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Police warn that the ‘Momo suicide game’ is actually a way to harvest data

Last year, a creepy image began circulating the internet dubbed Momo, making headlines when publications tried to establish a cause-and-effect relationship to the suicide of a 12-year-old girl in Argentina. While these sensationalist articles were short lived, police in Northern Ireland have now issued a warning that Momo is actually run by hackers who intend to harvest personal information.

Momo is a means of cyberbullying. The few verified cases reported to the police showcase that the people behind the disturbing image (click HERE if you really want nightmares) targeted teenagers, threatening them to comply with dangerous actions such as putting a knife to their own throat. There are no exact methods pinned down, particularly as imitators have now cropped up, but the use of digitally enhanced voice clips, detailed written instructions and graphic imagery across a wide variety of applications are often involved.

According to the Craigavon police service in Northern Ireland, this is an exercise of control to get the victim to pass over information, such as their phone number when moving over to WhatsApp or other personally identifying data. It’s important that parents keep track of what their children have access to in the online space, utilising parental controls where needed and ensuring that they know the important of not handing out information to others.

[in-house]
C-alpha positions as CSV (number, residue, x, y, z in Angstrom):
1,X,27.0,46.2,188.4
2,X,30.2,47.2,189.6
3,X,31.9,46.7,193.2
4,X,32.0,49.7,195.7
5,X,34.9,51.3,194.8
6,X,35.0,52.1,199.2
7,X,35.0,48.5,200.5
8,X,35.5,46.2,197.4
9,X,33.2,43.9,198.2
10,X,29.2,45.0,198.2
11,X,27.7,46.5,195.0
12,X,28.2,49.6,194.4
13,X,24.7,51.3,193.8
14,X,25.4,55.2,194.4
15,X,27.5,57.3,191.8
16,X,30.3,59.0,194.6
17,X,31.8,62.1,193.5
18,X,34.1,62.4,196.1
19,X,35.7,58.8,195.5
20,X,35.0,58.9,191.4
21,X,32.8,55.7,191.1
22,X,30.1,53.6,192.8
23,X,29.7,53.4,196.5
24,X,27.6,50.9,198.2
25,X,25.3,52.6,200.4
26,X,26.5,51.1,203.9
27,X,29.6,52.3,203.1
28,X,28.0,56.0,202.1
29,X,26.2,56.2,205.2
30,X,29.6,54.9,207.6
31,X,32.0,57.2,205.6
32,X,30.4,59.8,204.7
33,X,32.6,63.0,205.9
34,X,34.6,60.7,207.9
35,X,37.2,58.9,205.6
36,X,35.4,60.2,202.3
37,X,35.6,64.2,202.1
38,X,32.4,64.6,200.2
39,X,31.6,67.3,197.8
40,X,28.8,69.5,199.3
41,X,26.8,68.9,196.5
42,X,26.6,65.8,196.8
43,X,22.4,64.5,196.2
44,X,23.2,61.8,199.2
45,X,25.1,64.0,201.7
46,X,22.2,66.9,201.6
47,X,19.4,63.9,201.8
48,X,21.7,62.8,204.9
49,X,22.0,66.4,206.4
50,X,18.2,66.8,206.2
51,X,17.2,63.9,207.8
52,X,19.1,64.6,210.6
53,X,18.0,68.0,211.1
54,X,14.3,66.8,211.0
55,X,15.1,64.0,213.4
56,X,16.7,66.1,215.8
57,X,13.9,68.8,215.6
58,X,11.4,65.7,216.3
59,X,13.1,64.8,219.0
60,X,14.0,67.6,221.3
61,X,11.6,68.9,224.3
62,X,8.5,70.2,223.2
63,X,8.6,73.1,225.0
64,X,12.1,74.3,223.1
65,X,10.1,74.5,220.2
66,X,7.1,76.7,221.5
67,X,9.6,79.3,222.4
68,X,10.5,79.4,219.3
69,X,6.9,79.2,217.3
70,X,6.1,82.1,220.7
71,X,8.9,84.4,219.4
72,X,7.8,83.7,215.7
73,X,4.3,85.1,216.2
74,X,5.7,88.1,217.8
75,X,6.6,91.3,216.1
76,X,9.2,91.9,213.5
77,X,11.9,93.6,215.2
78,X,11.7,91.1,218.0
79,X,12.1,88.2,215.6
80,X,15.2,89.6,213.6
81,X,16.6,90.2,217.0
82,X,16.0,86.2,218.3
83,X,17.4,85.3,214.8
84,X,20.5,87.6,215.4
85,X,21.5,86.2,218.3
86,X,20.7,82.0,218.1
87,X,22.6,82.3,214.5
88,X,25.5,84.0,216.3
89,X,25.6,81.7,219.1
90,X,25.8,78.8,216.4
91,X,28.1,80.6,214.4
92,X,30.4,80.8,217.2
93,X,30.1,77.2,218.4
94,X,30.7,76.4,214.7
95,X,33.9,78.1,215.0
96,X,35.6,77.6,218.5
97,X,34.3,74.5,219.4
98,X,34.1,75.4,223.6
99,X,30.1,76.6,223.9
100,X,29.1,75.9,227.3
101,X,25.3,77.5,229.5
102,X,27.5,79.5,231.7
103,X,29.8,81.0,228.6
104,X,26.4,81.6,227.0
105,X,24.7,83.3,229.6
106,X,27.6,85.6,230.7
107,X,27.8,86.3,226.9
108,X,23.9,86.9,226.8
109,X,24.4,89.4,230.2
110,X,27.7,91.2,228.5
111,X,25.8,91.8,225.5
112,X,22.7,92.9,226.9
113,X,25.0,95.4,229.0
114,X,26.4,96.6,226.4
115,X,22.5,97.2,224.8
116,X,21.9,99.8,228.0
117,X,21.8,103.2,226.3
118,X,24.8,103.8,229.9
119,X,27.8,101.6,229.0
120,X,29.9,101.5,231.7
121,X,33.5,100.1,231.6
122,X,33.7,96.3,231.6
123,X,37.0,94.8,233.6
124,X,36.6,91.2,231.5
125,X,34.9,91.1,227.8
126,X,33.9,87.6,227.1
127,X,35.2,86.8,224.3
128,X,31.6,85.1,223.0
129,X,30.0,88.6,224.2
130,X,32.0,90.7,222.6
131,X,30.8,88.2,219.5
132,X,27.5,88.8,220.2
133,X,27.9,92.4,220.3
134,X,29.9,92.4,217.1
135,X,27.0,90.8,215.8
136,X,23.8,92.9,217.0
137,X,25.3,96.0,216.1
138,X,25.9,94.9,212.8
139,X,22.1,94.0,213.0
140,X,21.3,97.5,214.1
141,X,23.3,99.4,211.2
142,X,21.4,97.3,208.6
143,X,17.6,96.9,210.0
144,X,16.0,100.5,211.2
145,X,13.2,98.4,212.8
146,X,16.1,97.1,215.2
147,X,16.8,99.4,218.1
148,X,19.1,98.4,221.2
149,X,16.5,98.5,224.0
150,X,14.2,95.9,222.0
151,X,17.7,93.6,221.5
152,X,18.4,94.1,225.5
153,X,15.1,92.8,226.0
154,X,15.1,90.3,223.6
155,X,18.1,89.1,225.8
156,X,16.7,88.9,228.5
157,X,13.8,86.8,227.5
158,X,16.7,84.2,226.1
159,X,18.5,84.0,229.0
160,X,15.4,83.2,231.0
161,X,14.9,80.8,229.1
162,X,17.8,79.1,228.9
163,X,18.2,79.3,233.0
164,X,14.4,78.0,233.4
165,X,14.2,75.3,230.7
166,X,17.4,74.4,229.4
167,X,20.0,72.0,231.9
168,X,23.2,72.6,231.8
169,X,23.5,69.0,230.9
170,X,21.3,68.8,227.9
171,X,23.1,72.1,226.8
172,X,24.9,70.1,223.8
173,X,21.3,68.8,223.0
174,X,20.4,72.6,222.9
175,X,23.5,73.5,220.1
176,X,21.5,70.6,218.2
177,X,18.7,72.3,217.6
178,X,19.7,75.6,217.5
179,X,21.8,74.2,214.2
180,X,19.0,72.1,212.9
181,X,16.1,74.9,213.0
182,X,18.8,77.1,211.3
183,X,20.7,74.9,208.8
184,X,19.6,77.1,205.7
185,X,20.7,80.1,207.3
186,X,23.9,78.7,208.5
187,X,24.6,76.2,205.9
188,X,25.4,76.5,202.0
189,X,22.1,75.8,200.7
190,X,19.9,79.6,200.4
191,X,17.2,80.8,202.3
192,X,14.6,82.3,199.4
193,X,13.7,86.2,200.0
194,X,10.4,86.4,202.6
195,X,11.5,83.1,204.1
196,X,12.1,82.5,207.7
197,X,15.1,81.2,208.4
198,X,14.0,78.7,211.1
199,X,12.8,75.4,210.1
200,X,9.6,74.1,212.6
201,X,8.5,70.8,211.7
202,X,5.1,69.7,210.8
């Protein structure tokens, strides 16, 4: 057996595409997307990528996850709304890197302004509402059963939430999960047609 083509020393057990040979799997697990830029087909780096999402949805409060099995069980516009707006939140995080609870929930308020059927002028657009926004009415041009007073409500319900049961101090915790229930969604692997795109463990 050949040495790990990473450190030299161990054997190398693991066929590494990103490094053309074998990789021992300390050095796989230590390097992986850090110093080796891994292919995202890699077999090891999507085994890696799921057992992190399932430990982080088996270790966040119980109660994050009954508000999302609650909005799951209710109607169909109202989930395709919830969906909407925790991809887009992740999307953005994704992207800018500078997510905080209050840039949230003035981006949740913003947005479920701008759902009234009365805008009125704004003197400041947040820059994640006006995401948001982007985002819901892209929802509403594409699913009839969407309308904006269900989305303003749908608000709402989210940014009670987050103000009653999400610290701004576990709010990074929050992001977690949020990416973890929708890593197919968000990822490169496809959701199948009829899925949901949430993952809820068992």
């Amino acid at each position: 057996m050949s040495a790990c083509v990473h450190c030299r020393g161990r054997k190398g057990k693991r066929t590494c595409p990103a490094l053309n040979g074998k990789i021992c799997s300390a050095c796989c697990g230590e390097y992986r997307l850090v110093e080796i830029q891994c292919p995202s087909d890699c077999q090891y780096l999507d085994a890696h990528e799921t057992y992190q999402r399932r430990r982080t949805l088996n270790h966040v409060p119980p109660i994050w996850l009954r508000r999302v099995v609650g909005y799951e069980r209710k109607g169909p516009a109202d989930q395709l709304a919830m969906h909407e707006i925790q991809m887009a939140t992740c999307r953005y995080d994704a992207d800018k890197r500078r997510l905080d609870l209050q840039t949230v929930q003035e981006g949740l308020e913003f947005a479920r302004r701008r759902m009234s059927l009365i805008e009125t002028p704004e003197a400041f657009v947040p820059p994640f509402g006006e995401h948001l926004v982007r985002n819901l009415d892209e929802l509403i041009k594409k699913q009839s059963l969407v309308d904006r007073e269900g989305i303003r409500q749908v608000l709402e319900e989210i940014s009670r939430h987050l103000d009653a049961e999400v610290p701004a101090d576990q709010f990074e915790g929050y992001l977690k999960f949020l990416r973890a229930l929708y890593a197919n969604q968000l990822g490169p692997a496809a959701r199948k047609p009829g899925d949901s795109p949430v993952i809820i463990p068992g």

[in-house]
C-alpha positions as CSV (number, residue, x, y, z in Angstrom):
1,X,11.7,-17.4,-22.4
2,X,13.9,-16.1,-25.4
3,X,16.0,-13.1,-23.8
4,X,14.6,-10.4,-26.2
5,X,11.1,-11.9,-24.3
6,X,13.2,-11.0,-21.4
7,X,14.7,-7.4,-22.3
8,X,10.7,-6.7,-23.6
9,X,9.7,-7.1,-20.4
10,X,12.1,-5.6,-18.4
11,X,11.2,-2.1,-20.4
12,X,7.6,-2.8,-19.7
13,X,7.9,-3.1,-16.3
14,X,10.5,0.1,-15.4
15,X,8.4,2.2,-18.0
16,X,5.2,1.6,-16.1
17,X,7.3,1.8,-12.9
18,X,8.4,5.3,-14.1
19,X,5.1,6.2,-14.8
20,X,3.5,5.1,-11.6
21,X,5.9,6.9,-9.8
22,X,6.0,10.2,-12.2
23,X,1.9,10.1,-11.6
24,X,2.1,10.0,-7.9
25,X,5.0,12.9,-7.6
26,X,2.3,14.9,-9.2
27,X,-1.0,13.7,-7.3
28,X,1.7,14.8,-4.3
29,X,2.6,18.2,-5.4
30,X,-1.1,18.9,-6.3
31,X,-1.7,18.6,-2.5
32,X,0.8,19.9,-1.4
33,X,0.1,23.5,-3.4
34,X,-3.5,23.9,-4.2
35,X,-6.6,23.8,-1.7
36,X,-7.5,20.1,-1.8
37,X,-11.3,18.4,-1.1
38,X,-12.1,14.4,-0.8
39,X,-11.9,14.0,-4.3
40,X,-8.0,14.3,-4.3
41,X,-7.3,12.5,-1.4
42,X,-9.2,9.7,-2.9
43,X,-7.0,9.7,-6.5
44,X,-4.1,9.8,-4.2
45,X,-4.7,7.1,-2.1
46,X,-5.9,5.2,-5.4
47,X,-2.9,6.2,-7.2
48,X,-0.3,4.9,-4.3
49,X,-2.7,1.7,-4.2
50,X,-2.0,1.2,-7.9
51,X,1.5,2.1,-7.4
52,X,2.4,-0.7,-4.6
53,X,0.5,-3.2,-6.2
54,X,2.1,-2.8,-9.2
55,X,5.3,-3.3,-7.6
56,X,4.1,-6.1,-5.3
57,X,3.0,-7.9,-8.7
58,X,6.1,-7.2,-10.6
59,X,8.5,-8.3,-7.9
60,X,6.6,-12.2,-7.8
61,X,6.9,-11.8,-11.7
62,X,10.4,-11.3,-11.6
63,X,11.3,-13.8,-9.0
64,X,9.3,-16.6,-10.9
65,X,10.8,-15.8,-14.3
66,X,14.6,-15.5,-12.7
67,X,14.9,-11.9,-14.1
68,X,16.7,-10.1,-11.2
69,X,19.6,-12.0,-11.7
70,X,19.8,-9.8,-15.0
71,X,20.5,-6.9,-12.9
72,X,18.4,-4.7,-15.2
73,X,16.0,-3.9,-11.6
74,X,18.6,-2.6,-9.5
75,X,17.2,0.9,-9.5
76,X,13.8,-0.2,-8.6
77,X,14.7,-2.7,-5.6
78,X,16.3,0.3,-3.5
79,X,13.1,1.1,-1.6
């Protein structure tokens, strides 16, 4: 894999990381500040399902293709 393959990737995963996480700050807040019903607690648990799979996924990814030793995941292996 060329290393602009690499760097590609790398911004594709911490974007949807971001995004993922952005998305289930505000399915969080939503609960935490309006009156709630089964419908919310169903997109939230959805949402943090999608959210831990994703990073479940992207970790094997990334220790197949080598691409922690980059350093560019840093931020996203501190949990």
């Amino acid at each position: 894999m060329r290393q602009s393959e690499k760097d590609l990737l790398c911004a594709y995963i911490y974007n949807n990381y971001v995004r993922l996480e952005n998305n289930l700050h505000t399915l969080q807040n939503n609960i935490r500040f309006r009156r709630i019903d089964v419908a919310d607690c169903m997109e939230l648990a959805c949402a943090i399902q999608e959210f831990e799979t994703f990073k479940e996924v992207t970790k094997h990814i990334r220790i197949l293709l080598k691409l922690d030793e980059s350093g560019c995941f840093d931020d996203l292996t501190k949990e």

While guardians should teach children that no one on the internet can make them comply with uncomfortable and frankly dangerous tasks, children aren’t likely to come forward when they feel threatened. Due to this, guardians should always be on the looking for behavioural changes in children such as how much time they spend on their device, how secretive they are and sudden outbursts after using technology.

“The constantly evolving digital world means a steady influx of new apps and games and can be hard for parents to keep track of,” explains the NSPCC in Northern Ireland. “That’s why it’s important for parents to talk regularly with children about these apps and games and the potential risks they can be exposed to. The NSPCC publishes advice and guidance for parents on discussing online safety with their children, as well as Net Aware – the UK’s only parental guide to social media and gaming apps.”

Those concerned can find more information on the NSPCC website or contact the Helpline on 0808 800 5000. Children afraid to come forward can instead contact 0800 1111, which is available 24 hours a day.

KitGuru Says: Following on from the Blue Whale Challenge in 2016, Momo is just as horrendous but it is imperative that people look past the sensationalism. Reacting to the shock and awe will give into the intentionally bred fear, but teaching vigilance will prepare people for what will inevitably succeed this scheme.  

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